AMA rejects proposals to limit patients using PHI in public hospitals
The AMA is advising the Federal Government to reject any policy proposals that limit patients’ ability to use their private health insurance for treatment in a public hospital, warning that such a move would restrict patient choice and further disadvantage public hospitals.
In its submission to the Government's paper, Options to reduce pressure on private health insurance premiums by addressing the growth in private patients in public hospitals, the AMA strongly rejects all of the options proposed.
AMA President, Dr Michael Gannon, said that the options would have a negative impact on the health system and should be dismissed out of hand.
"The options raised in this paper would simply reduce the level of funding available to public hospitals in favour of private health insurers, and significantly reduce the health care choices available to privately insured patients," Dr Gannon said.
"Patient choice is a fundamental feature of our health system, which includes the option for patients to use their private health insurance in a public hospital.
"There are very good reasons why a patient may choose to use their private health insurance for treatment in a public hospital.
"In regional and rural areas, there may be no other option available due to the lack of private sector services.
"Public hospitals are also equipped to handle the most complex of cases and, in many cases, may represent the most appropriate clinical setting for treatment.
"It may also be the most cost effective option for a patient, particularly in light of the growing number of private health insurance policies with exclusionary features or excesses and co-payments.
"A patient may also wish to be able choose to be treated by a doctor who they have previously seen or know.
"There are also significant benefits that flow to public hospitals.
"In a constrained funding environment, the supplementary revenue generated from private patients makes an important contribution towards the recruitment and retention of medical practitioners, improved staffing, teaching, training, and research, and the purchase of modern new equipment.
"All these resources support and enhance the delivery of high quality care to public and private patients alike."
Dr Gannon said that the private health insurance lobby is guilty of blatant hypocrisy.
"On the one hand, the industry is offering and promoting public hospital-only private insurance policies, but at the same time objecting to more and more of their members opting to use their insurance in a public hospital.
"Insurers and governments only have themselves to blame for patients increasingly choosing to be treated as a private patient in a public hospital.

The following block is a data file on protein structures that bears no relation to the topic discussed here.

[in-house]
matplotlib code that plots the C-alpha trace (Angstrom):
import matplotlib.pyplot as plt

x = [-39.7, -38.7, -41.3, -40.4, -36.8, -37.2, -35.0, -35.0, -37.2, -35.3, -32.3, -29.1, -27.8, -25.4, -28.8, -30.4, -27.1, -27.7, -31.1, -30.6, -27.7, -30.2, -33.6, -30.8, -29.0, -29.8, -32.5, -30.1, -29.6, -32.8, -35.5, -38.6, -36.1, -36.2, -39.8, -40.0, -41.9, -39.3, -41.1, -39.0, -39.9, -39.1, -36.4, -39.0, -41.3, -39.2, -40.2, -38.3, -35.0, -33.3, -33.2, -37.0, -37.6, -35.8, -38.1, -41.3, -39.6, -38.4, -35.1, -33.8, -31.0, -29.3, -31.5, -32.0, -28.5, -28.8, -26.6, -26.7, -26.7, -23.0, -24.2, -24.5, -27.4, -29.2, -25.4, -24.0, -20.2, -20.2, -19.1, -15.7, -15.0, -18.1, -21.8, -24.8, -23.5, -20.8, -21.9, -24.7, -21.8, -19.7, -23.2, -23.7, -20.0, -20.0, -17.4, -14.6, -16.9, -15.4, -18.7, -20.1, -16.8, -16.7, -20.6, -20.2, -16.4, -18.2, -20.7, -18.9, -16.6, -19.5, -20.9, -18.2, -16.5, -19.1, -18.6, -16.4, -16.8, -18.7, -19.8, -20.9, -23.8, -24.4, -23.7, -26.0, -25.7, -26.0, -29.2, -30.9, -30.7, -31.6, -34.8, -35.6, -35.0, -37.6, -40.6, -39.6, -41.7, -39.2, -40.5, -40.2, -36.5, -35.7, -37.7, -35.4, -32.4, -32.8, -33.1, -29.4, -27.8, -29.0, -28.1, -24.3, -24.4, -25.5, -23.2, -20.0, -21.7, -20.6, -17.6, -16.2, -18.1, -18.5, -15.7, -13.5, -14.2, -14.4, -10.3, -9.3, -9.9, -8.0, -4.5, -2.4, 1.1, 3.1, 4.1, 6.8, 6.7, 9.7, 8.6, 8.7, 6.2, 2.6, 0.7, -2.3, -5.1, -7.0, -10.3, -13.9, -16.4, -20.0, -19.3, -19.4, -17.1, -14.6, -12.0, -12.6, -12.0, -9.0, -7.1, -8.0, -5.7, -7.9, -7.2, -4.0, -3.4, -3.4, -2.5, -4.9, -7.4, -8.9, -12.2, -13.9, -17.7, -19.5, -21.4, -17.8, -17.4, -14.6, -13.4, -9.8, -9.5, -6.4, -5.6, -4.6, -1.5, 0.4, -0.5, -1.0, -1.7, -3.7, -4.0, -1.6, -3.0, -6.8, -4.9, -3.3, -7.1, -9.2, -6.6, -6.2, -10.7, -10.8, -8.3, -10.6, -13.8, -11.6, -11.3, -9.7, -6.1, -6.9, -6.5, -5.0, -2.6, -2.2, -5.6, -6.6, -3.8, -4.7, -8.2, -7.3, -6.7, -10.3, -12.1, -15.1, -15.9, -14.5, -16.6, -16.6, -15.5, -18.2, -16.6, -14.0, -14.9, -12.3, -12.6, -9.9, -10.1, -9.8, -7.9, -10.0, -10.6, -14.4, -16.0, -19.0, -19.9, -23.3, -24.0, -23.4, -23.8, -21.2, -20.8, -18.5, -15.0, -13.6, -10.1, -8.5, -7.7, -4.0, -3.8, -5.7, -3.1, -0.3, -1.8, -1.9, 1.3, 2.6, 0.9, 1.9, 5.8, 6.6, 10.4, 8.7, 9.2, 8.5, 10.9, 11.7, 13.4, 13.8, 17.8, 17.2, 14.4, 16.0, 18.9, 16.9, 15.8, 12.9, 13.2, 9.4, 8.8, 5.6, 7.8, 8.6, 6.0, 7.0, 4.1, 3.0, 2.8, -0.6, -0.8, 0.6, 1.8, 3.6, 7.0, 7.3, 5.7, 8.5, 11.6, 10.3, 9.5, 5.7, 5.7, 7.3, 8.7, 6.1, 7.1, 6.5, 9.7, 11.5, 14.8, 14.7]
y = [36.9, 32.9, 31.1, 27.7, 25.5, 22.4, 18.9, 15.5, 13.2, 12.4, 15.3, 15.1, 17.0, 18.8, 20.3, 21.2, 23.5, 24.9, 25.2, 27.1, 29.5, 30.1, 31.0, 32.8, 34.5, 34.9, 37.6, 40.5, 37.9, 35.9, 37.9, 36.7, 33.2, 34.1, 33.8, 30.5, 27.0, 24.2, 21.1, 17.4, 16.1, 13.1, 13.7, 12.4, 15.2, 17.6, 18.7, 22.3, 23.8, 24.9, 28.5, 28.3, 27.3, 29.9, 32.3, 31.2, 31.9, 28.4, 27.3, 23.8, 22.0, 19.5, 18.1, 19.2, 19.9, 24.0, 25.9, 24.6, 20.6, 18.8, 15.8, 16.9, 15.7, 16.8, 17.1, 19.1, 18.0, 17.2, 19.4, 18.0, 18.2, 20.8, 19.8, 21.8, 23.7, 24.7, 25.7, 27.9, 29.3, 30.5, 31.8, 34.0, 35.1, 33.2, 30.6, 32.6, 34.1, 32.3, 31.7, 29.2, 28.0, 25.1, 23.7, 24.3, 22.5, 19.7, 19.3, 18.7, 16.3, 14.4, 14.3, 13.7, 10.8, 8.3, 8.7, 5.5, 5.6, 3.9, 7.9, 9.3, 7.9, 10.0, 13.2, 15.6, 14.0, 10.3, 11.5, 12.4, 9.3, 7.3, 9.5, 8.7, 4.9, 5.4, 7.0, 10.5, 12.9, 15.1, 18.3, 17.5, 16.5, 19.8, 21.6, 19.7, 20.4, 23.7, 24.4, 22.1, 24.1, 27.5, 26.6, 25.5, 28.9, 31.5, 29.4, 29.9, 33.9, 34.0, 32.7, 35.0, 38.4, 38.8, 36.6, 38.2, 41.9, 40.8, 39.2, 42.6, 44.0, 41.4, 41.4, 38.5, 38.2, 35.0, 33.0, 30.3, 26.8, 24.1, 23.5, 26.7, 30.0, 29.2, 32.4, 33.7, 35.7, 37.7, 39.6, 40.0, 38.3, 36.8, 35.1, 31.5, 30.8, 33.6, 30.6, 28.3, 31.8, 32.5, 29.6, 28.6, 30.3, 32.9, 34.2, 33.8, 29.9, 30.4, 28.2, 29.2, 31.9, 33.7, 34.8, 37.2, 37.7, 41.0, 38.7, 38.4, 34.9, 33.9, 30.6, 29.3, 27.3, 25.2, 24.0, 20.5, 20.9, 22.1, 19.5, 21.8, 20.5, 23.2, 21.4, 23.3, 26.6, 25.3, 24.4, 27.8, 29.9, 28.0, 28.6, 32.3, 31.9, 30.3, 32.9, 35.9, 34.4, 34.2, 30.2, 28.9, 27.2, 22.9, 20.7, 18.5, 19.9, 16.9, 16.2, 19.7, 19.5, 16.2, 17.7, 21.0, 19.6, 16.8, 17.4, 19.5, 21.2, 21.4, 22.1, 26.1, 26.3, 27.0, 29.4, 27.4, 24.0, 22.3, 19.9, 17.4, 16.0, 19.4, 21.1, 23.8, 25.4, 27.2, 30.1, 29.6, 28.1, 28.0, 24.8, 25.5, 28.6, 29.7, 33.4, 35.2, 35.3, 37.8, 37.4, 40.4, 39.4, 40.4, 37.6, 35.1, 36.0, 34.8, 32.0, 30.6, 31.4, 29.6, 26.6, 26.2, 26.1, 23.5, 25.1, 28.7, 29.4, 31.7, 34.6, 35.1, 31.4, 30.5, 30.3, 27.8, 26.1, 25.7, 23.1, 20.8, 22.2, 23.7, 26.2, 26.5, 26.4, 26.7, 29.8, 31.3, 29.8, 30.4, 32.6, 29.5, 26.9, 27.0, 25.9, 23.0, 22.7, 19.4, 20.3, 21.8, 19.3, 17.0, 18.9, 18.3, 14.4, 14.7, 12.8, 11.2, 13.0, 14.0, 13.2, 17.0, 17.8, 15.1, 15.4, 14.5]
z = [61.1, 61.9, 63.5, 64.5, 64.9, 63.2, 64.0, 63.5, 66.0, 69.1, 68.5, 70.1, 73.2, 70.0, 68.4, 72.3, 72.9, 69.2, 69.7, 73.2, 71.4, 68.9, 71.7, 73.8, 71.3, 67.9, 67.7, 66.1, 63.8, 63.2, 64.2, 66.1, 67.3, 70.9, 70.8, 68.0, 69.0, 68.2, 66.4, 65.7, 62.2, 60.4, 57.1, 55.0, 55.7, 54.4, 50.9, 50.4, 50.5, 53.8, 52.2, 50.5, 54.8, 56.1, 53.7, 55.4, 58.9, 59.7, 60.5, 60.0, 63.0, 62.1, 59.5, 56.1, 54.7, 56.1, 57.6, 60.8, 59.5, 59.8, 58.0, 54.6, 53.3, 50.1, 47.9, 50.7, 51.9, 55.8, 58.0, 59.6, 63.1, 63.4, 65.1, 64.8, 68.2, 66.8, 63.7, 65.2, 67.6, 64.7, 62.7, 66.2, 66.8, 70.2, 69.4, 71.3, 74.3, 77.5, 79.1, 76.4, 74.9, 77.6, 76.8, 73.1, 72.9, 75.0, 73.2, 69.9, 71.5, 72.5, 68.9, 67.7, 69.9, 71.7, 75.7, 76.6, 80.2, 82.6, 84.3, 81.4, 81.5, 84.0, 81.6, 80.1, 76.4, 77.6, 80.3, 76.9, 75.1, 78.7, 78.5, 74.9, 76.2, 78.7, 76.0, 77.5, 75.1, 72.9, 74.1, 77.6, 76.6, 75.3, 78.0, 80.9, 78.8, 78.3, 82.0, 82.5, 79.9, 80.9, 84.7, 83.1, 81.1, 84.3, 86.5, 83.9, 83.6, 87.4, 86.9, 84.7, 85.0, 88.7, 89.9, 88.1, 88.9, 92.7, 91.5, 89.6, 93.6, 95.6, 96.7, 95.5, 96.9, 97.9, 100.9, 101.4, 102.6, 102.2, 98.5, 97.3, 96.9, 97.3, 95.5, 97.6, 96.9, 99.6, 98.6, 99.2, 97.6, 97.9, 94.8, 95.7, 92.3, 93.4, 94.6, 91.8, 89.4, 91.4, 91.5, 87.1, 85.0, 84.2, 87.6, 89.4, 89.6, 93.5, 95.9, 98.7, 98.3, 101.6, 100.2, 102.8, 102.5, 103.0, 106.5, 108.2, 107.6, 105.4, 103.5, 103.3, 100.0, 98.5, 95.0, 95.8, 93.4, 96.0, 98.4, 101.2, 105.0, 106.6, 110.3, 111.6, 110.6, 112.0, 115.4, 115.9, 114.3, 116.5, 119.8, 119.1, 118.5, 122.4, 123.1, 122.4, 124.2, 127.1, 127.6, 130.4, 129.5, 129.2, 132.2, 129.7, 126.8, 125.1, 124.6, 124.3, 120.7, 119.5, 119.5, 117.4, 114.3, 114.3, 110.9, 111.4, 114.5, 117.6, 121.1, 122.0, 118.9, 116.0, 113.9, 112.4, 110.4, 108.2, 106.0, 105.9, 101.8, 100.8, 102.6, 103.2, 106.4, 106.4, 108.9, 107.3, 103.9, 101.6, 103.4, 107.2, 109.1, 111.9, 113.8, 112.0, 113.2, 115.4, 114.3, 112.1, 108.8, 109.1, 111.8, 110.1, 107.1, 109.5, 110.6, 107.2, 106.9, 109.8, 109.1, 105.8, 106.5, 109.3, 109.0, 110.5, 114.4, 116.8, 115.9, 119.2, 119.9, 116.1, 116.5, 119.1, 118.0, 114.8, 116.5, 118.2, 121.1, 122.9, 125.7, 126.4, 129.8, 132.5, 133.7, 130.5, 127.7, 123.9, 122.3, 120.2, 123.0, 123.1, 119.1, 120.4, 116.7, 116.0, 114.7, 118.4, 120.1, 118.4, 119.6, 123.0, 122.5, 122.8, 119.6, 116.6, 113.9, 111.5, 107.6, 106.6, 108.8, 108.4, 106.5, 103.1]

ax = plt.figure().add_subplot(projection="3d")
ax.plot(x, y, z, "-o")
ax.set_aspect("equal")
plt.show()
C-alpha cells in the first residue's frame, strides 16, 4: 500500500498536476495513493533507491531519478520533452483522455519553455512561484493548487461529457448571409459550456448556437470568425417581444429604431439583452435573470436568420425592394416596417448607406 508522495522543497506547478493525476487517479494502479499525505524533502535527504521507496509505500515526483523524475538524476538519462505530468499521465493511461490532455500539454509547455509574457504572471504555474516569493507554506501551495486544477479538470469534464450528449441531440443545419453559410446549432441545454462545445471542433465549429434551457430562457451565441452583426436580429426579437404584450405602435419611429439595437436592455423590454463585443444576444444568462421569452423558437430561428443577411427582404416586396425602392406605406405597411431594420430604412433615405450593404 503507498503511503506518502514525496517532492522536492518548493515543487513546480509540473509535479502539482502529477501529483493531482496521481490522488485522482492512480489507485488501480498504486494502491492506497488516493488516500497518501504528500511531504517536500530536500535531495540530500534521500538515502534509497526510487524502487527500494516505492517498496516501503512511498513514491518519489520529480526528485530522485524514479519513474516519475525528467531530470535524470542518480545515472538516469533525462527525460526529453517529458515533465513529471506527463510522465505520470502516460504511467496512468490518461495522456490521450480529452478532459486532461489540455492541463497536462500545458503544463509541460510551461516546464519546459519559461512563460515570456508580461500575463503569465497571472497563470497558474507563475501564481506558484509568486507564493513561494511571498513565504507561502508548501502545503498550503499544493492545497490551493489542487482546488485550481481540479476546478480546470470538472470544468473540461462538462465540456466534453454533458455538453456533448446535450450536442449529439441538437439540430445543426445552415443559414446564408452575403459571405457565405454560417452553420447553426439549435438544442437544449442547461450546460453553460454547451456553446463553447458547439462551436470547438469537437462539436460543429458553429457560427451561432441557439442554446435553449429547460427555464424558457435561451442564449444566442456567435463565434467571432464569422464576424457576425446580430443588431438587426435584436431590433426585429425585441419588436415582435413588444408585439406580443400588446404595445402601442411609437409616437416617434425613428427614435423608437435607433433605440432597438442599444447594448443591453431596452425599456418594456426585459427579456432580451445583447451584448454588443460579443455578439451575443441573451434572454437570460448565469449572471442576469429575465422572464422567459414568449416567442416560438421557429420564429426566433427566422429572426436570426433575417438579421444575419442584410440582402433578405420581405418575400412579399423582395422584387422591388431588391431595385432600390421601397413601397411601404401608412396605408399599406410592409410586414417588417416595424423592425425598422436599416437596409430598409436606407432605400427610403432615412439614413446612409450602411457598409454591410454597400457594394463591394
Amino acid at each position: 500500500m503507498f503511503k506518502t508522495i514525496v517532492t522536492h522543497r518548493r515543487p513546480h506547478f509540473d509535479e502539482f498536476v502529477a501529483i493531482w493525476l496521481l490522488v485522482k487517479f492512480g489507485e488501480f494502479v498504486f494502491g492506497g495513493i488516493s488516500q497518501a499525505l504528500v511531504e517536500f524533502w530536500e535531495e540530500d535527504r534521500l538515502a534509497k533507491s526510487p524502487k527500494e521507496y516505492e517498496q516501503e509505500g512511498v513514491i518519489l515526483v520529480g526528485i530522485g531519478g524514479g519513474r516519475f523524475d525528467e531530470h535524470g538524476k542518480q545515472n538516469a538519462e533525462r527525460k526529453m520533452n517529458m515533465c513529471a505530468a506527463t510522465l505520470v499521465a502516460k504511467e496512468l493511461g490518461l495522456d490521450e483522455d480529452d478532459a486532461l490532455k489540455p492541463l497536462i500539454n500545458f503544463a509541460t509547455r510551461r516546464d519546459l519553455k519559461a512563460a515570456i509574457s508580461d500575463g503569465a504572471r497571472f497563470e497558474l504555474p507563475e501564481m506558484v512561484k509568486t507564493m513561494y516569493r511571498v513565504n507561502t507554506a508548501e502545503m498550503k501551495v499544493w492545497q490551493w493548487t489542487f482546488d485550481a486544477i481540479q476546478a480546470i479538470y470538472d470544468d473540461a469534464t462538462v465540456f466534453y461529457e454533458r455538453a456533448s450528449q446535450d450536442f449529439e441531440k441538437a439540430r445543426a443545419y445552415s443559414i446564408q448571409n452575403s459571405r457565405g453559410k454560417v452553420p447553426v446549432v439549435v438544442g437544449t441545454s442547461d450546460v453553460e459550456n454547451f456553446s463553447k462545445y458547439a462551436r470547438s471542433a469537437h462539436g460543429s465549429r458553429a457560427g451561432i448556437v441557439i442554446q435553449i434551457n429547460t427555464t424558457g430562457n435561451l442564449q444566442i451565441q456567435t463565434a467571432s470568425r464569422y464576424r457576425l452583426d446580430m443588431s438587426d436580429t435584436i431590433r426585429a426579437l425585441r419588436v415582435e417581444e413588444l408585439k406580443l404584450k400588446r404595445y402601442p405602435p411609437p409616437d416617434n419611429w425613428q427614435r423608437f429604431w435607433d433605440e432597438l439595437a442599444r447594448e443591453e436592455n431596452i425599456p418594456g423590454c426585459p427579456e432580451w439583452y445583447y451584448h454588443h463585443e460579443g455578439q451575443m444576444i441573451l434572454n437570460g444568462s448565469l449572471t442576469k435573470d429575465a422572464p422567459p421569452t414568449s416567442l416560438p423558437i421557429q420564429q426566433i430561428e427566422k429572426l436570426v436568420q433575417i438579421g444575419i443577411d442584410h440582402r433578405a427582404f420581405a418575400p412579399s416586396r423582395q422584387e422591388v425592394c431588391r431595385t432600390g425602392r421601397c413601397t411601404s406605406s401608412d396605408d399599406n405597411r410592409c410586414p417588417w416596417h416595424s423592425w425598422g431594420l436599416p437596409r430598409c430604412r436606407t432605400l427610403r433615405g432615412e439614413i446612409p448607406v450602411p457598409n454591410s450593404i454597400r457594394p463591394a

"The private health insurers offer a bewildering array of products, with varying levels of cover and many exclusions, which often leave patients confused and shocked when they find out that common medical procedures are not covered by their expensive insurance policy.
"This is compounded by the stagnation of the indexation of the Commonwealth Medicare Benefits Schedule (MBS) and medical fee schedules offered by the private health insurers.
"On top of this, public hospital funding has failed to keep up with community demand for services, with the Commonwealth and the States and Territories guilty of under-delivering in this area for many years.
"If the Government and the private health insurers want to see fewer patients opt to use their private health insurance in a public hospital, we will need to see significantly improved long-term funding for public hospitals, private health insurance policies that meet the common medical needs of consumers, and clear articulation of the different levels of coverage so that they are easily understood by consumers.
"If there is evidence of cost shifting, or concerns that private patients are jumping the queue in public hospitals, this needs to be addressed through stronger provisions and improved compliance arrangements in future COAG Hospital Funding Agreements.
"The development of a durable solution to this issue needs to be proportionate, and considered in the context of broader private health insurance reforms and future public hospital funding arrangements.
"This will require extensive consultation, including with the States and Territories which, in relation to private patients in public hospitals, appear to have had very limited input to date."
The AMA submission is as https://ama.com.au/submission/private-patients-public-hospitals
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